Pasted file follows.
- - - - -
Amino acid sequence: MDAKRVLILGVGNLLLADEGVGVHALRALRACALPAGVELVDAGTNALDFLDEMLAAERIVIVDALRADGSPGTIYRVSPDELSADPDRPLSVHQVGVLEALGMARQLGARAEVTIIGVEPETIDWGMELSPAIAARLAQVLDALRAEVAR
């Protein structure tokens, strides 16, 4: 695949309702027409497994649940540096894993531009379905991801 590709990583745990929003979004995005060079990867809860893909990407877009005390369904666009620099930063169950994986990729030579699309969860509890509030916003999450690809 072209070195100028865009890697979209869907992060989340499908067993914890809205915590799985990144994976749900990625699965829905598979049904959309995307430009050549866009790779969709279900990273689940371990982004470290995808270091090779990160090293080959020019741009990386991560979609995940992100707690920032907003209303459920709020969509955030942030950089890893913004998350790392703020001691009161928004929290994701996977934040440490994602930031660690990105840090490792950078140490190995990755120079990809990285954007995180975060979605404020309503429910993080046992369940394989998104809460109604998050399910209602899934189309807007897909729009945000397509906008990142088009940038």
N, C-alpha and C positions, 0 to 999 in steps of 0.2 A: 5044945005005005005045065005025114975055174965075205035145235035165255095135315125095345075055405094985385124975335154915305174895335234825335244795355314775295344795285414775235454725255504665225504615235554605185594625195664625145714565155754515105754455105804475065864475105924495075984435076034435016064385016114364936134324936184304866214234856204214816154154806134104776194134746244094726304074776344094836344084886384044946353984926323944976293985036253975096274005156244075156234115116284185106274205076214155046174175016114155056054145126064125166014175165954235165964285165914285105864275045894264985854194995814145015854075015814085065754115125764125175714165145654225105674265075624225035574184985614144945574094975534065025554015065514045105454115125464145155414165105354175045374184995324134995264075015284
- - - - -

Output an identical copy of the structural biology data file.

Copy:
Amino acid sequence: MDAKRVLILGVGNLLLADEGVGVHALRALRACALPAGVELVDAGTNALDFLDEMLAAERIVIVDALRADGSPGTIYRVSPDELSADPDRPLSVHQVGVLEALGMARQLGARAEVTIIGVEPETIDWGMELSPAIAARLAQVLDALRAEVAR
């Protein structure tokens, strides 16, 4: 695949309702027409497994649940540096894993531009379905991801 590709990583745990929003979004995005060079990867809860893909990407877009005390369904666009620099930063169950994986990729030579699309969860509890509030916003999450690809 072209070195100028865009890697979209869907992060989340499908067993914890809205915590799985990144994976749900990625699965829905598979049904959309995307430009050549866009790779969709279900990273689940371990982004470290995808270091090779990160090293080959020019741009990386991560979609995940992100707690920032907003209303459920709020969509955030942030950089890893913004998350790392703020001691009161928004929290994701996977934040440490994602930031660690990105840090490792950078140490190995990755120079990809990285954007995180975060979605404020309503429910993080046992369940394989998104809460109604998050399910209602899934189309807007897909729009945000397509906008990142088009940038």
N, C-alpha and C positions, 0 to 999 in steps of 0.2 A: 5044945005005005005045065005025114975055174965075205035145235035165255095135315125095345075055405094985385124975335154915305174895335234825335244795355314775295344795285414775235454725255504665225504615235554605185594625195664625145714565155754515105754455105804475065864475105924495075984435076034435016064385016114364936134324936184304866214234856204214816154154806134104776194134746244094726304074776344094836344084886384044946353984926323944976293985036253975096274005156244075156234115116284185106274205076214155046174175016114155056054145126064125166014175165954235165964285165914285105864275045894264985854194995814145015854075015814085065754115125764125175714165145654225105674265075624225035574184985614144945574094975534065025554015065514045105454115125464145155414165105354175045374184995324134995264075015284